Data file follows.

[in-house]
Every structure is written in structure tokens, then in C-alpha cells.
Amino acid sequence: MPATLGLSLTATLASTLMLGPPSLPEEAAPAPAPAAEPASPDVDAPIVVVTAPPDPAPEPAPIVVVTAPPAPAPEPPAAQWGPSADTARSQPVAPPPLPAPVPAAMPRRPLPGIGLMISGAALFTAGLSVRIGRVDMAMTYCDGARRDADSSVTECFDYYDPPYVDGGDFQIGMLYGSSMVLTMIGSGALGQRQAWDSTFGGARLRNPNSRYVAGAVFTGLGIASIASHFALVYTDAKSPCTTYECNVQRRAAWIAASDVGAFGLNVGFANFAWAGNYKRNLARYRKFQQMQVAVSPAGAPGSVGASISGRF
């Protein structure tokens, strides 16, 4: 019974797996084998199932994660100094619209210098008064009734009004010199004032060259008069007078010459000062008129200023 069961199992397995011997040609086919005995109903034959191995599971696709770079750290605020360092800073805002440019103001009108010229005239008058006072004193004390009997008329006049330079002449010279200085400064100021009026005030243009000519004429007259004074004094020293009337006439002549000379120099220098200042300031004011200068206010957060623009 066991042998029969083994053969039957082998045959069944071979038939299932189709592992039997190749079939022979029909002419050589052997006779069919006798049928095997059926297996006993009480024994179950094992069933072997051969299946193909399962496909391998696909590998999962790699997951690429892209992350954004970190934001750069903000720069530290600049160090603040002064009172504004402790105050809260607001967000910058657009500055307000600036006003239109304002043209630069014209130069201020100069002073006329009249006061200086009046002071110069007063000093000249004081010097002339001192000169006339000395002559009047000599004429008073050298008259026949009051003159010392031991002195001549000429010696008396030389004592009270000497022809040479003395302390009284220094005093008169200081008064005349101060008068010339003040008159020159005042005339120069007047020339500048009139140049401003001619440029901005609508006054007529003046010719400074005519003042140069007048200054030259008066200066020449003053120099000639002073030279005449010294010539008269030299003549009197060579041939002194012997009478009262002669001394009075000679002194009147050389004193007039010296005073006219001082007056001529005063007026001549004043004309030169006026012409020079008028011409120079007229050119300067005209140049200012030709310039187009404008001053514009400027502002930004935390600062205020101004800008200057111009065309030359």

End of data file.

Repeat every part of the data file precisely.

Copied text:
[in-house]
Every structure is written in structure tokens, then in C-alpha cells.
Amino acid sequence: MPATLGLSLTATLASTLMLGPPSLPEEAAPAPAPAAEPASPDVDAPIVVVTAPPDPAPEPAPIVVVTAPPAPAPEPPAAQWGPSADTARSQPVAPPPLPAPVPAAMPRRPLPGIGLMISGAALFTAGLSVRIGRVDMAMTYCDGARRDADSSVTECFDYYDPPYVDGGDFQIGMLYGSSMVLTMIGSGALGQRQAWDSTFGGARLRNPNSRYVAGAVFTGLGIASIASHFALVYTDAKSPCTTYECNVQRRAAWIAASDVGAFGLNVGFANFAWAGNYKRNLARYRKFQQMQVAVSPAGAPGSVGASISGRF
């Protein structure tokens, strides 16, 4: 019974797996084998199932994660100094619209210098008064009734009004010199004032060259008069007078010459000062008129200023 069961199992397995011997040609086919005995109903034959191995599971696709770079750290605020360092800073805002440019103001009108010229005239008058006072004193004390009997008329006049330079002449010279200085400064100021009026005030243009000519004429007259004074004094020293009337006439002549000379120099220098200042300031004011200068206010957060623009 066991042998029969083994053969039957082998045959069944071979038939299932189709592992039997190749079939022979029909002419050589052997006779069919006798049928095997059926297996006993009480024994179950094992069933072997051969299946193909399962496909391998696909590998999962790699997951690429892209992350954004970190934001750069903000720069530290600049160090603040002064009172504004402790105050809260607001967000910058657009500055307000600036006003239109304002043209630069014209130069201020100069002073006329009249006061200086009046002071110069007063000093000249004081010097002339001192000169006339000395002559009047000599004429008073050298008259026949009051003159010392031991002195001549000429010696008396030389004592009270000497022809040479003395302390009284220094005093008169200081008064005349101060008068010339003040008159020159005042005339120069007047020339500048009139140049401003001619440029901005609508006054007529003046010719400074005519003042140069007048200054030259008066200066020449003053120099000639002073030279005449010294010539008269030299003549009197060579041939002194012997009478009262002669001394009075000679002194009147050389004193007039010296005073006219001082007056001529005063007026001549004043004309030169006026012409020079008028011409120079007229050119300067005209140049200012030709310039187009404008001053514009400027502002930004935390600062205020101004800008200057111009065309030359």